FOR SOME TIME now, Washington has been witness to the spectacle of the Republican far right playing cat and mouse with a conservative Republican administration's arms control policy. Recently, the director of the Arms Control and Disarmament Agency, Eugene Rostow, was forced to abandon two of his choices for top agency positions in circumstances leaving his own authority, and tenure, in doubt. A dark cloud hovers over President Reagan's nomination of Richard R. Burt as assistant secretary of state for European affairs. The courtesies and rules that determined senators can invoke to get their way, and the weight of conservative senators at the White House, have kept Mr. Burt from being confirmed since May.

It is hard to imagine Mr. Rostow's not being enough of a hard-liner for Ronald Reagan's Washington. His real "fault" seems to have been his old- fashioned confidence that career officers could be as loyal to the administration's purposes as certified Reaganites--and perhaps more effective. The White House doesn't do him, itself or its policies any good by leaving Mr. Rostow in this limbo. If it lacks the enthusiasm for him, or the political courage, to offer the support a director must have, it should admit it and replace him.

An astonishing letter from Sen. Orrin Hatch (R- Utah), laying out one principal objection to Richard Burt, was put into the Congressional Record on Dec. 8. "We have been repeatedly informed by your colleagues (our italics) in the Reagan administration that your policy positions and conduct run counter to the best interests of President Reagan . . . ," Sen. Hatch said, accusing the nominee of dovish sabotage in 13 particulars ("You opposed the zero option for the INF talks. . . ."). Meanwhile, Mr. Burt is accused of violating an espionage statute for publishing, as a journalist working for The New York Times in 1979, a story disclosing steps the Carter administration was taking to verify SALT II.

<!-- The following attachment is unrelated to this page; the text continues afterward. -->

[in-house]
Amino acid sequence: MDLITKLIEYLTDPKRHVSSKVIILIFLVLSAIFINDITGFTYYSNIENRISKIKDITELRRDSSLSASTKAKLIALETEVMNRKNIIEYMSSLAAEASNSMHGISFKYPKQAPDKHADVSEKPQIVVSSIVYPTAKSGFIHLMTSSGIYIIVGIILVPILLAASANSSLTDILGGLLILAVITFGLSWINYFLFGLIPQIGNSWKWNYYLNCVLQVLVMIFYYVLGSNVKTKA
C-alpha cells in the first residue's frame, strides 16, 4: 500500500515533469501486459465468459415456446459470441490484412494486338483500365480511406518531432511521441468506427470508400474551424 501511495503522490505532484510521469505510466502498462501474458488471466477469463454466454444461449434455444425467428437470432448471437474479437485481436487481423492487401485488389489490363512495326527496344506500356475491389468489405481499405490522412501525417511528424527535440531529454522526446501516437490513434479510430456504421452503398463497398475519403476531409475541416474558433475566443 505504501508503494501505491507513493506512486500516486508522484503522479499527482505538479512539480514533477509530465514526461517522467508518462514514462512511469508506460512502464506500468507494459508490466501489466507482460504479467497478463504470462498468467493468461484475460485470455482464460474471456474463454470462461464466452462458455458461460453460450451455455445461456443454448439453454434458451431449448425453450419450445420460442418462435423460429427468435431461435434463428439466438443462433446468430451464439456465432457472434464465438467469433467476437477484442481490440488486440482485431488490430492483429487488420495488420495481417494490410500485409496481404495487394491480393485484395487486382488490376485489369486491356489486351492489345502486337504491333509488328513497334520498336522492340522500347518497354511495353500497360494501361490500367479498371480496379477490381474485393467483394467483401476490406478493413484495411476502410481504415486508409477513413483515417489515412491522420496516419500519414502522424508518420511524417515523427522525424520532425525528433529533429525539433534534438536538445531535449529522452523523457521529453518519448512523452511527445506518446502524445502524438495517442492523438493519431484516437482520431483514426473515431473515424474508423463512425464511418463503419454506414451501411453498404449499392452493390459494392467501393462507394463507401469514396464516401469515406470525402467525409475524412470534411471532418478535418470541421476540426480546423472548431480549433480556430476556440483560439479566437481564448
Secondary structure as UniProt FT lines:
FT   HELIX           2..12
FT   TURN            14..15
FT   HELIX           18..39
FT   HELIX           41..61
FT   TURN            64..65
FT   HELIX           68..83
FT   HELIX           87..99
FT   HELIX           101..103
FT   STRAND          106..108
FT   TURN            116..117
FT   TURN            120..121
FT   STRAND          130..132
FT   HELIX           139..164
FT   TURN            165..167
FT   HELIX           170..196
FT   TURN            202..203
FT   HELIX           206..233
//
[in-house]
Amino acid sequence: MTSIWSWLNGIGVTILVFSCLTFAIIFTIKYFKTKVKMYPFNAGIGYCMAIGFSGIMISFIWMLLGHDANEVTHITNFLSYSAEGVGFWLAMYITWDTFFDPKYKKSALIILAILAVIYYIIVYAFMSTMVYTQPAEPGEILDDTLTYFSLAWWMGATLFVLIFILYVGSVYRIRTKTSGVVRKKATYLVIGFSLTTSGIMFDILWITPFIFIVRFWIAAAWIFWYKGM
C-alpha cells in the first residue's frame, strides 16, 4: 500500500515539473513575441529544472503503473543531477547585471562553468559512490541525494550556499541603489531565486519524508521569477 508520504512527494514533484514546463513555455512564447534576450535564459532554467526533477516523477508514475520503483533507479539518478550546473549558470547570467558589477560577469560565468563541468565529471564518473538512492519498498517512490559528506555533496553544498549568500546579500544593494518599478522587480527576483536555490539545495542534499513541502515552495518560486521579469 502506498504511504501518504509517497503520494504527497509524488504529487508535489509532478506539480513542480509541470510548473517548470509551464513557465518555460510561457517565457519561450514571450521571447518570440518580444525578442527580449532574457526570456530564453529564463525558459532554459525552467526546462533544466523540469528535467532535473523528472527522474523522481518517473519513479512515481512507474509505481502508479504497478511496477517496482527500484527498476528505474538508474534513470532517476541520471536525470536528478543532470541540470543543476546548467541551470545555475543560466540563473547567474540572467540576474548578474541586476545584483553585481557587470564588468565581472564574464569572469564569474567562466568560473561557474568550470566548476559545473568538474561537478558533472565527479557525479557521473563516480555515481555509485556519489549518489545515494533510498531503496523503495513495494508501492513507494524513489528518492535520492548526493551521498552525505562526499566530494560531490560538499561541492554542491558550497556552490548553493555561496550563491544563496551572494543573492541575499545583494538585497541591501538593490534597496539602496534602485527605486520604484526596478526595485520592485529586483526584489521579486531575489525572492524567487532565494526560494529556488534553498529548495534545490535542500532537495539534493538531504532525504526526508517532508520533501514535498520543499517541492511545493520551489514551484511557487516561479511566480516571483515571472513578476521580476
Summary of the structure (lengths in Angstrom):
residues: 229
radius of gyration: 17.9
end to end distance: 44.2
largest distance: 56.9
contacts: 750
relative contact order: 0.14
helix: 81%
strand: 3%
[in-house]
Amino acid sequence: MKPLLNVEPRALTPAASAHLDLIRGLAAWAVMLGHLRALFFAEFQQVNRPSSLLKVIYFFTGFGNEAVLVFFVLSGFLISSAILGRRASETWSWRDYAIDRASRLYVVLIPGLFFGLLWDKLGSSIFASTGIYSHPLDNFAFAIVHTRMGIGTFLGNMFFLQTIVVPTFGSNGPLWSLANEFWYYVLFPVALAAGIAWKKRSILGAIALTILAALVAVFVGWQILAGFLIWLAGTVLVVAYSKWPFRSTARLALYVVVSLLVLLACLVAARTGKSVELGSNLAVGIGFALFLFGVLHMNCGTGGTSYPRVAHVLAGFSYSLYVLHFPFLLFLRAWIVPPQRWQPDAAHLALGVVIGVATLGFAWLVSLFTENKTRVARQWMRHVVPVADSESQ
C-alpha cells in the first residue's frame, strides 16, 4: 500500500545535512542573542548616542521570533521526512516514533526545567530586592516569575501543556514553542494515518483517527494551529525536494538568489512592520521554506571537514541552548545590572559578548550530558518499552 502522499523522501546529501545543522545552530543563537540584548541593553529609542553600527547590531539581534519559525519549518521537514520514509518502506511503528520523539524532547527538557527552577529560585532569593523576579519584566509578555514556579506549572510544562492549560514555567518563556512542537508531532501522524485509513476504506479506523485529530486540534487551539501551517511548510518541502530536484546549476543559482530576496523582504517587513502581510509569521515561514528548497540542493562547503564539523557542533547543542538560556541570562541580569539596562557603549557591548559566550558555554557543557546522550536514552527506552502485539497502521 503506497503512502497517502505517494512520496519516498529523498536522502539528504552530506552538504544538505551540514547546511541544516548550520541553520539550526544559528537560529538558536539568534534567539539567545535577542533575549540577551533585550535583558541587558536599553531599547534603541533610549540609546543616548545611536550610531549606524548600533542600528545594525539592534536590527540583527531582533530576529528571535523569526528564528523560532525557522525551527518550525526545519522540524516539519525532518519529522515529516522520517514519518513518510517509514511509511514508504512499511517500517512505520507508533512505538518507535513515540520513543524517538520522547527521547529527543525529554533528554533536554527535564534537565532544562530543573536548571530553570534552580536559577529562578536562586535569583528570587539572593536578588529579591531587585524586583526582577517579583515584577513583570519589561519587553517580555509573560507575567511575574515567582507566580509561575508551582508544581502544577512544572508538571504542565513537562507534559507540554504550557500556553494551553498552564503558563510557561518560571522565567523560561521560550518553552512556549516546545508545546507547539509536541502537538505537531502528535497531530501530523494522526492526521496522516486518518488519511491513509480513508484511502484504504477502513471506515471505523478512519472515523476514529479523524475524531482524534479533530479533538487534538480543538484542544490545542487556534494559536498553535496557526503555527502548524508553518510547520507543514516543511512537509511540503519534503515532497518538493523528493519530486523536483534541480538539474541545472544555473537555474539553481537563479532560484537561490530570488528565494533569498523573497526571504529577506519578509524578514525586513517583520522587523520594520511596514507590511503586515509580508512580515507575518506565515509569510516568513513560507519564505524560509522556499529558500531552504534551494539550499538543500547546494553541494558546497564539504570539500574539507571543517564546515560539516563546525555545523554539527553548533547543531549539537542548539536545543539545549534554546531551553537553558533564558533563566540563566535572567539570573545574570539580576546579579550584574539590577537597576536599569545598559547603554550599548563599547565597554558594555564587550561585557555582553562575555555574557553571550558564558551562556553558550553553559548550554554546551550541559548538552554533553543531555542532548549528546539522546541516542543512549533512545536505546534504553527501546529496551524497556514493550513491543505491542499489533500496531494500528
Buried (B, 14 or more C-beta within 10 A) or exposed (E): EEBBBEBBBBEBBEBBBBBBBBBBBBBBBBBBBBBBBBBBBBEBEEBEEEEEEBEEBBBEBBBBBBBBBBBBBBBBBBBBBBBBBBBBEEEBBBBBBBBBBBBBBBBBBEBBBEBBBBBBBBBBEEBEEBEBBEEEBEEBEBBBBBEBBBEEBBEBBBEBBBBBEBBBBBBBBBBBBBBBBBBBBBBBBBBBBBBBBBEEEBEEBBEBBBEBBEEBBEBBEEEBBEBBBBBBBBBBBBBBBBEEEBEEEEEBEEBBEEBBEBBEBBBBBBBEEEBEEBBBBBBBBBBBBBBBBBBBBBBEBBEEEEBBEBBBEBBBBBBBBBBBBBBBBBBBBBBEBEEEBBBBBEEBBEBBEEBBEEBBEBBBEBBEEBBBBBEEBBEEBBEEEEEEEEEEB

Whether the "colleagues," who provided the ammunition against Mr. Burt, are denounced as snitches or hailed as whistle-blowers hardly matters. For, even if all their stuff is true, it merely shows he was applying precisely the informed, incisive viewpoint for which he supposedly was appointed. The president has pointedly reaffirmed his confidence in Mr. Burt's "loyalty."

As for the espionage charge, Sen. Charles Mc.C. Mathias (R-Md.) has read the Senate Intelligence Committee's classified report on what damage was done by Mr. Burt's Times story of 1979. He noted on the floor that there is such a thing as "instant declassification by a competent authority." We call it a leak, and we note that the Burt story was consistent with the Carter intent to assure people that SALT II could be properly verified. Sen. Barry Goldwater (R-Ariz.) has expressed his own concern about what the episode tells of Mr. Burt's judgment. He should remember that in 1979 Mr. Burt was acting as a journalist.

It is the way of these affairs to change shape as time goes on. There are now suggestions that the administration may be trying to win Mr. Burt's confirmation by making certain personnel, procedural or policy concessions. It would be laughable--if it were not so ominous that Ronald Reagan is under pressure from his right. Why does he accept this trifling with the nominees--and the dignity--of his administration?